Out of the frying pan and into the fire

Due to Solomon’s idolatry, God arranged for the man Jeroboam to take over the territory of Israel occupied by the ten northern tribes (1 Kings 11:29-31). When Solomon died, his son Rehoboam “went to Shechem: for all Israel were come to Shechem to make him king (1 Kings 12:1). There, Jeroboam confronted Rehoboam and turned the people against him (1 Kings 12:3-4). As a result of following the counsel of his friends, Rehoboam alienated the  people and instead of making him king, they abandoned him. “And it came to pass, when all Israel heard that Jeroboam was come again, that they sent and called him unto the congregation, and made him king over all Israel; there was none that followed the house of David, but the tribe of Judah only” (1 Kings 12:20).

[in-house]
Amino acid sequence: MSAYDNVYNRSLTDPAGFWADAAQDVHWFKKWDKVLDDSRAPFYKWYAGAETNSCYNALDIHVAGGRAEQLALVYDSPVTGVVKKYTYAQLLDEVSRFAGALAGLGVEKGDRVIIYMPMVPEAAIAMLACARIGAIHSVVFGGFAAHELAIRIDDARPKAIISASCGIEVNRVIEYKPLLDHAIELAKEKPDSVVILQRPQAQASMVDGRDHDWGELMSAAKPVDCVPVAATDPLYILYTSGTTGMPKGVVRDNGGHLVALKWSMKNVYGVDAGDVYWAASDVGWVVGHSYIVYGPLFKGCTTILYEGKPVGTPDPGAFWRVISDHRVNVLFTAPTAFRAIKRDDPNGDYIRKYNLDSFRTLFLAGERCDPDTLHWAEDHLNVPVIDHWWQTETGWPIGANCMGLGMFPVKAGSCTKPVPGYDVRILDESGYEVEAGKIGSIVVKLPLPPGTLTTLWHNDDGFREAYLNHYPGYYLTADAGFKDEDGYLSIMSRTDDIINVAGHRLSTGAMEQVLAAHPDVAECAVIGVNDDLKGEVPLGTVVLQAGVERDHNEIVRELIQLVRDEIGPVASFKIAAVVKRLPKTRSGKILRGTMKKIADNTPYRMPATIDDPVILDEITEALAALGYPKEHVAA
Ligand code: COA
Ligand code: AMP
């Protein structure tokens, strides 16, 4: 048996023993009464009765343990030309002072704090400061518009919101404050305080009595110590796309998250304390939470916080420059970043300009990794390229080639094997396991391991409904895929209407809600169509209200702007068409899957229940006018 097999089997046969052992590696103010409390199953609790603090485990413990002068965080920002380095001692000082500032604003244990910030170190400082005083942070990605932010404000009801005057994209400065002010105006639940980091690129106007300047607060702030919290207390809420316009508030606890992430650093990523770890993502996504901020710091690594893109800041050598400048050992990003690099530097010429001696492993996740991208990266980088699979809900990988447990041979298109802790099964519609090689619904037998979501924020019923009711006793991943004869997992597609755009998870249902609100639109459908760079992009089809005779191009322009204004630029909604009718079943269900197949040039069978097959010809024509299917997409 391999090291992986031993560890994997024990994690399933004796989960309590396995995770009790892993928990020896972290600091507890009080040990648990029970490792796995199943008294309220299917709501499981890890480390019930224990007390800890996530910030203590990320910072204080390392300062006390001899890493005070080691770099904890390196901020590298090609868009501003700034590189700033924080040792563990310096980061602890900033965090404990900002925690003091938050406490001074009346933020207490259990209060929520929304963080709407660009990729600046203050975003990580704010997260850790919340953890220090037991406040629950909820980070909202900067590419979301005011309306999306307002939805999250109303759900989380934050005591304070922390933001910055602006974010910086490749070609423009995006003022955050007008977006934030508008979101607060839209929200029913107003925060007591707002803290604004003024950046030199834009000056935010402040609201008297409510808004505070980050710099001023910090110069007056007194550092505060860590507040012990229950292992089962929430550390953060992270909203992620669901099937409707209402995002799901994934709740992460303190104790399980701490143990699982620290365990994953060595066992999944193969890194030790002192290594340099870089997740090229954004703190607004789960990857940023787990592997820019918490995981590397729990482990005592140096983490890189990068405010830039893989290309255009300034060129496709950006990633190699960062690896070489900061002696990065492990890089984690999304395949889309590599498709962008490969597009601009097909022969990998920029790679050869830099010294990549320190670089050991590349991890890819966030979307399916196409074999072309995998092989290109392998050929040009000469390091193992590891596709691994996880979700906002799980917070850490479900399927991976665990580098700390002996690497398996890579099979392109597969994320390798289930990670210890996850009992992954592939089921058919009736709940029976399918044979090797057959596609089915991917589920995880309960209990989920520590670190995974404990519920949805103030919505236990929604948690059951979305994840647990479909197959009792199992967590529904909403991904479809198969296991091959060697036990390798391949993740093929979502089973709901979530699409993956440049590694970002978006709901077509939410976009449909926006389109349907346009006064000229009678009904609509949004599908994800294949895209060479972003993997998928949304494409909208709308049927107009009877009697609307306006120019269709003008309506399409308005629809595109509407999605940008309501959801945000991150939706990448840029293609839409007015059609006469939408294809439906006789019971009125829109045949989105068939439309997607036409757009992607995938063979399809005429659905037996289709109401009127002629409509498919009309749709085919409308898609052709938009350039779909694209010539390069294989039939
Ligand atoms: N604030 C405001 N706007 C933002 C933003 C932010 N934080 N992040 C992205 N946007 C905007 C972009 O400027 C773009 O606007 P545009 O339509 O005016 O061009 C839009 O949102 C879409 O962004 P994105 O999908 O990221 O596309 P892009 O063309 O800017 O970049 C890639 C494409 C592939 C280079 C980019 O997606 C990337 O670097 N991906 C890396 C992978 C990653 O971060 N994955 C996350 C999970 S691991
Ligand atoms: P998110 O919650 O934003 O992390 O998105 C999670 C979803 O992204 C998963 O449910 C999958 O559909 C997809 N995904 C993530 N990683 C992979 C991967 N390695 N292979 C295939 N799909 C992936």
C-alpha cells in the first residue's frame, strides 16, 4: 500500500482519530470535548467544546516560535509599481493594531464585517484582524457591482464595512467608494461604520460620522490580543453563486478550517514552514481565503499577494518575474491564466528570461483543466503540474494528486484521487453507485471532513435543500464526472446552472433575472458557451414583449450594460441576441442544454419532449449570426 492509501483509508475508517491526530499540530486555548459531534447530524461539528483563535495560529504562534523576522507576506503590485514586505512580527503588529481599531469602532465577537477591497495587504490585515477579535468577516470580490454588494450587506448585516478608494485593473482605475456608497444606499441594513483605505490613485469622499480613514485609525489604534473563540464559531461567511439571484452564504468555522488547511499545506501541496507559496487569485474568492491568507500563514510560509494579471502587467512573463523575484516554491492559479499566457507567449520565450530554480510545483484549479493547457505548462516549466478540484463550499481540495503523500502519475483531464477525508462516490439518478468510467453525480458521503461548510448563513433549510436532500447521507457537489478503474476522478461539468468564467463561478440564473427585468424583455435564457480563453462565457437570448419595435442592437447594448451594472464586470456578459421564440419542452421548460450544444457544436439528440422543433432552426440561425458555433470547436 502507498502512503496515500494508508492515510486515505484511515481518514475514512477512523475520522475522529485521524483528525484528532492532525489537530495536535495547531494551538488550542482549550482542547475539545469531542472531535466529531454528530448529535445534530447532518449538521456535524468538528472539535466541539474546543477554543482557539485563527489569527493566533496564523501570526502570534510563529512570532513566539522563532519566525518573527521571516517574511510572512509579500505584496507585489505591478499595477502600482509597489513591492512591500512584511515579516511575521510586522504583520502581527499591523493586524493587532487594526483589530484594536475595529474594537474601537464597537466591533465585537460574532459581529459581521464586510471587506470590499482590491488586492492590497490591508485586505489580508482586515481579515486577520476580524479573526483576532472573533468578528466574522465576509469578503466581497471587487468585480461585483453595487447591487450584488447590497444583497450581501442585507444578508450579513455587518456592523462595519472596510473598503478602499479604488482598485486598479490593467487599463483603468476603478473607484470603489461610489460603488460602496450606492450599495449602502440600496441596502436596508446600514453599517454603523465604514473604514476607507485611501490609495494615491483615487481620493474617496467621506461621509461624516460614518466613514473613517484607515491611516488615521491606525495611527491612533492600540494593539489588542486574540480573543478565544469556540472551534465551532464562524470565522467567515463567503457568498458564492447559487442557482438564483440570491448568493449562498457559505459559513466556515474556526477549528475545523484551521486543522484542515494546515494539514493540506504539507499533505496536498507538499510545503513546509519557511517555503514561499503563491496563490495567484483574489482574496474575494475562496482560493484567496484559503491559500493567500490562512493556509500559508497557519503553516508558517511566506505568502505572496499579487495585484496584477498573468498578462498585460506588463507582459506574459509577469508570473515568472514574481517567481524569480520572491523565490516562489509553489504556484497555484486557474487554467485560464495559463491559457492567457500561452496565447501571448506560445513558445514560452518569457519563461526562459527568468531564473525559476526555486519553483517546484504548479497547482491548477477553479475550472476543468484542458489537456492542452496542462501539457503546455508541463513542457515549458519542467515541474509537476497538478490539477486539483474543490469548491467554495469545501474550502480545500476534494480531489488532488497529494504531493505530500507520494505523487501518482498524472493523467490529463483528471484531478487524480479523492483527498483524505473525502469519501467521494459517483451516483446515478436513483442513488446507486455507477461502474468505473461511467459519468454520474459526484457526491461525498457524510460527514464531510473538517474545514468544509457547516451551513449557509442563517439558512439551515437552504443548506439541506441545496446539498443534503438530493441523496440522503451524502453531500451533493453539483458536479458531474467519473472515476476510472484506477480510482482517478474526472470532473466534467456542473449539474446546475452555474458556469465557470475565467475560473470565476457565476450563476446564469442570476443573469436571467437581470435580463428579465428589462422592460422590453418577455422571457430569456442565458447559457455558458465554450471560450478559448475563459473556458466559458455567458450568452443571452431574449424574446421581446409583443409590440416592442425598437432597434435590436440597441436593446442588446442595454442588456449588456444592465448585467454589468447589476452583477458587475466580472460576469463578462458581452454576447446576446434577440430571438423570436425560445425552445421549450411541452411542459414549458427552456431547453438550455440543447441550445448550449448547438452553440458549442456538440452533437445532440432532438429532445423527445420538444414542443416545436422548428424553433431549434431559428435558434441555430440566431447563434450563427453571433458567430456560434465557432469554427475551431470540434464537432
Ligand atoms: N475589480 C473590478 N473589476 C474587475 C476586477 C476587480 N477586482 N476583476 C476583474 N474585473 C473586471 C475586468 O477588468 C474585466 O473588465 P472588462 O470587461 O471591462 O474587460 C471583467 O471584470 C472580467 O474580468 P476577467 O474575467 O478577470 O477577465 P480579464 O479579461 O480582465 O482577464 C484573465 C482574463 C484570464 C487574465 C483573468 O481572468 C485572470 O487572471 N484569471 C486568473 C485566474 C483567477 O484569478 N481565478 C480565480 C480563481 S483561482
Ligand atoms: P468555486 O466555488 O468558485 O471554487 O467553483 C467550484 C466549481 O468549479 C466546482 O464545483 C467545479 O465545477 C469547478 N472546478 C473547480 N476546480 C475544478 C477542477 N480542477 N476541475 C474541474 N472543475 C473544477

Less than 40 years after David’s death, the utopia he established had disintegrated. In spite of Solomon’s wisdom and wealth, his leadership of the nation caused the people to rebel against God and forsake his inheritance (1 Kings 12:16). Shortly after he began his reign as king of Israel, Jeroboam introduced fully pagan practices into Israel’s religious rites. He made two calves of gold and told the people “It is too much for you to go up to Jerusalem: behold thy gods, O Israel, which brought thee up out of the land of Egypt” (1 Kings 12:28). The tragic thing about Jeroboam’s sin was that it caused Solomon’s temple to be deficient in support. The temple was intended to be maintained by the sacrifices of all Israelites, but only a small portion of the people worshipped there. In essence, Jeroboam’s actions put the temple out of business.

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